Assuming the attack on the World Trade Center in New York City on 9/11/2001 was actually perpetrated by foreign terrorists, what did they accomplish? Nothing. Less than nothing. They got their own people, including countless innocents, killed, maimed, and/or rendered homeless.

Blowing people up isn’t just evil – it’s stupid. It’s not even the equivalent of a toddler throwing a temper tantrum. It’s more like wanting to eat a hamburger, so you set your shoe on fire and throw it in a garbage can. It not only accomplishes nothing, a sane person would predict ahead of time that it will accomplish nothing.

But some idiot, every once in a while, makes a plan thinking that he’ll (I’m pretty sure it’s mostly men who do this) show us all – that he’ll make some statement, or hurt his enemies. Never mind that the people actually hurt have nothing to do with whatever he’s upset about.

I implore all who read these words or hear about them – Think. Think about what will be accomplished by your actions. Think about the costs. Think about people’s lives and families. If there is one, unifying message that runs through all of my posts (for the last couple of years), it is that we should form a society in which we care about each other, and in which we carefully plan for our collective future. If we do this, we will individually benefit, and we will be safe from threats of all kinds… or at least safer than we are now.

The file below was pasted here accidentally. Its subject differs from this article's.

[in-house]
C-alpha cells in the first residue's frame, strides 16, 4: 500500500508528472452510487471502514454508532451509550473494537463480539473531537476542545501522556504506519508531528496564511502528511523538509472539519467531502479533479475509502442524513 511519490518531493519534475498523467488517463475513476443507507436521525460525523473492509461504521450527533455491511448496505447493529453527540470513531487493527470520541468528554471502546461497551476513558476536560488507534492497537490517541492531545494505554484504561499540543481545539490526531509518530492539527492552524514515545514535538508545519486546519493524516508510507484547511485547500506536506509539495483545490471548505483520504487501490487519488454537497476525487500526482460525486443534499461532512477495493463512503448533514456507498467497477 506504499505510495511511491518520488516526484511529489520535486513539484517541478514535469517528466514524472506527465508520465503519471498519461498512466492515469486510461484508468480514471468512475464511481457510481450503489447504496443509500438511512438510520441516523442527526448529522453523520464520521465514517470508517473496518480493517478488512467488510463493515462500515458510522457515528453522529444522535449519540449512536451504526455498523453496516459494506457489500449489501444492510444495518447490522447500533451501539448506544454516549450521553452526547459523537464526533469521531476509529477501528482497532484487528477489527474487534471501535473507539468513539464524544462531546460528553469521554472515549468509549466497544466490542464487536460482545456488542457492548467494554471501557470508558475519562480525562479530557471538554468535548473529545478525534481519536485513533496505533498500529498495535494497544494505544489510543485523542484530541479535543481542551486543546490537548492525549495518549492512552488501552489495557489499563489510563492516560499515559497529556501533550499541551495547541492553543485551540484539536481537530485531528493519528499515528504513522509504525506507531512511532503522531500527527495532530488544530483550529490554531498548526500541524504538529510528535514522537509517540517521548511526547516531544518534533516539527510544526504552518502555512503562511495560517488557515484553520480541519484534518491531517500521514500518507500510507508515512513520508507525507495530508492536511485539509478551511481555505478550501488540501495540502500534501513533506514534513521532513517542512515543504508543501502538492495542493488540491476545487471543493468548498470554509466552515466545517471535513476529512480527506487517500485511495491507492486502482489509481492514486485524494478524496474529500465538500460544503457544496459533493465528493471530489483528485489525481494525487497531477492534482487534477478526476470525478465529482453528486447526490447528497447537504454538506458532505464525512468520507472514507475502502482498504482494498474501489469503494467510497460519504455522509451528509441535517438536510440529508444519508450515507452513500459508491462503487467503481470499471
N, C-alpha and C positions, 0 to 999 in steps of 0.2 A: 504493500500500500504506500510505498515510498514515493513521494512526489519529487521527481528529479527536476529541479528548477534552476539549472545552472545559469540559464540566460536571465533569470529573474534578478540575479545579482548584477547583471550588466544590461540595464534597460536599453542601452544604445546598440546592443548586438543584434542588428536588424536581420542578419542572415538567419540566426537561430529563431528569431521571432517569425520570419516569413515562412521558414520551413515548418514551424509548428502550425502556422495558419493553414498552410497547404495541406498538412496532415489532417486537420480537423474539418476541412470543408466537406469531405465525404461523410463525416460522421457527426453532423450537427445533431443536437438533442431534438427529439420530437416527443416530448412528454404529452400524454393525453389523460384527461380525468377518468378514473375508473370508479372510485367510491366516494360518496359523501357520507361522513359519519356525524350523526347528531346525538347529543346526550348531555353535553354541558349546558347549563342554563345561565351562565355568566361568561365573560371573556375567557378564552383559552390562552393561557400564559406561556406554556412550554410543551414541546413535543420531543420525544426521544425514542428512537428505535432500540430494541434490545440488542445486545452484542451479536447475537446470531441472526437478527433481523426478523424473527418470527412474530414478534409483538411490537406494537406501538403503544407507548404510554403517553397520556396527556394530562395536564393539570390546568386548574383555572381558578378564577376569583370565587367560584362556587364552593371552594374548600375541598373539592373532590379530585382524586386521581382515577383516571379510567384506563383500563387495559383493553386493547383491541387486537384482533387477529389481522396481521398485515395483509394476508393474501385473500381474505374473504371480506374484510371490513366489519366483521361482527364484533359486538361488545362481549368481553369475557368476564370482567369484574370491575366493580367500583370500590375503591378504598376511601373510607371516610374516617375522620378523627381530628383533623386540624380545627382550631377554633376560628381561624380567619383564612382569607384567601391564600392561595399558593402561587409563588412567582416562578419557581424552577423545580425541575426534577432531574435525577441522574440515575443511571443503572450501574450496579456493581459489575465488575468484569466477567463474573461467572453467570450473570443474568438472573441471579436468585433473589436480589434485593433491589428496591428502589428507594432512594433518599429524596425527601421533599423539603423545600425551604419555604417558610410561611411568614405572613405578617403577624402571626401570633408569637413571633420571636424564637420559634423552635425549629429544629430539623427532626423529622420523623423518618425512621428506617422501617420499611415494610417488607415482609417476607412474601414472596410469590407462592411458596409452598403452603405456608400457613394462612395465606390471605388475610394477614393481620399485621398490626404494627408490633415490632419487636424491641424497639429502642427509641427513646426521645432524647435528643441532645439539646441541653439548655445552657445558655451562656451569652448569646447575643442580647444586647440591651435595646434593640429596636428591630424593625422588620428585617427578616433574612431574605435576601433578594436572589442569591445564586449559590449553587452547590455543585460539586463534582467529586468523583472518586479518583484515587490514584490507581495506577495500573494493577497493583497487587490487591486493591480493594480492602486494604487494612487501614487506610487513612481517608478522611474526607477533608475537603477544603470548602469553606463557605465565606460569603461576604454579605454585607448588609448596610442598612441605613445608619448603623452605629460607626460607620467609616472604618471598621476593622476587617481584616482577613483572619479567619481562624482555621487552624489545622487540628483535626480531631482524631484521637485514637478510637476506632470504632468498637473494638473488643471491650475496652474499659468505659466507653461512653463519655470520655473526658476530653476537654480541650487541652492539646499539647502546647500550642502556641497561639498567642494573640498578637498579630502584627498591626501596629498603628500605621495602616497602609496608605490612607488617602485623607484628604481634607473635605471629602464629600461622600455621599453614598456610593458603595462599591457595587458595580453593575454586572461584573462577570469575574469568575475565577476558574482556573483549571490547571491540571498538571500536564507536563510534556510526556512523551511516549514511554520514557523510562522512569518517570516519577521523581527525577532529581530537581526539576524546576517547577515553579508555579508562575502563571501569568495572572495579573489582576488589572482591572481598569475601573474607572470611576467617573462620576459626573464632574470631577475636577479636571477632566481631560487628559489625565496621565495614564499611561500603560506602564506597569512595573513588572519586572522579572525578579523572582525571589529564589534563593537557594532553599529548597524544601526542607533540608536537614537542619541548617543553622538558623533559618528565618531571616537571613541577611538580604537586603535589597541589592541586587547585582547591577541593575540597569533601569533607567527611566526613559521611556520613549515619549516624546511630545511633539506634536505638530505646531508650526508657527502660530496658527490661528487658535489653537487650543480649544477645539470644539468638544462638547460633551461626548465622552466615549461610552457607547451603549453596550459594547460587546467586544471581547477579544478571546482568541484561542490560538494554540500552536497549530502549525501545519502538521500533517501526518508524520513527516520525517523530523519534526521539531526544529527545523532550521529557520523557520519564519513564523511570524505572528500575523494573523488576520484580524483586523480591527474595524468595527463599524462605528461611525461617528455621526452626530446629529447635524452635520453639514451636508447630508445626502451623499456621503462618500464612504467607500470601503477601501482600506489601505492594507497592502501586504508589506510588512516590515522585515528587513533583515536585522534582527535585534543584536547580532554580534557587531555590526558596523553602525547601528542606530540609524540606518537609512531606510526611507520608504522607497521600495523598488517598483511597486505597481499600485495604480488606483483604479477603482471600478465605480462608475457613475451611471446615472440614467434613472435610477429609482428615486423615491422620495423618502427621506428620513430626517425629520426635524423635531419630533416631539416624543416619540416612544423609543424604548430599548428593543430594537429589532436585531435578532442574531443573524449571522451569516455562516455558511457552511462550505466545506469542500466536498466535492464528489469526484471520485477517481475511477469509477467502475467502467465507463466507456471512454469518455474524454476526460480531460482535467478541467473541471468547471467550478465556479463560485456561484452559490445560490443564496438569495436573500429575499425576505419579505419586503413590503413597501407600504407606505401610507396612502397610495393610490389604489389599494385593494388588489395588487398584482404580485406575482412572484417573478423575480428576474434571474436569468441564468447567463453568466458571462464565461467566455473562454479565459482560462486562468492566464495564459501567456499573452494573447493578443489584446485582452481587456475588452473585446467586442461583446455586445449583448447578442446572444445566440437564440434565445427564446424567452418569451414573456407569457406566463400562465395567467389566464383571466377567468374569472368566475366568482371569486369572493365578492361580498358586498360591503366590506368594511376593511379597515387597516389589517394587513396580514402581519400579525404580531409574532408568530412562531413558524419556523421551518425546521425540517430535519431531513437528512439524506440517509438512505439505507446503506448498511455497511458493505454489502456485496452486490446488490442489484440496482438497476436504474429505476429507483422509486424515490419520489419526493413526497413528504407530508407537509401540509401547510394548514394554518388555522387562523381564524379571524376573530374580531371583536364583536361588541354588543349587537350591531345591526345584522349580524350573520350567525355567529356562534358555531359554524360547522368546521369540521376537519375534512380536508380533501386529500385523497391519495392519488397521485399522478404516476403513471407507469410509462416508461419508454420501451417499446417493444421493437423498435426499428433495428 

-Tom Rossi

___________________________________________________________________________

Tom Rossi is a commentator on politics and social issues. He is a Ph.D. student in International Sustainable Development, concentrating in natural resource and economic policy. Tom greatly enjoys a hearty debate, especially over a hearty pint of Guinness.

___________________________________________________________________________

Final Gun Post (for now)

I realize that I have become rather obsessed with the topic but I will try and make this the final post for a while. I have a feeling that I know on what social issue the next novel will focus.

Sifting through the material that I collected are five more excellent articles regarding gun control that have appeared in the Atlantic.

Light  Reading (not). Enjoy.

  • · The Story of a Gun (1993) Erik Larson traces the history of a particular gun that was used to commit a school shooting.
  • · The False Promise of Gun Control (1994) Daniel B. Polsby argues against gun control by pointing out that criminals will always be able to find guns, but honest people won’t be able to defend themselves if restrictions are tightened.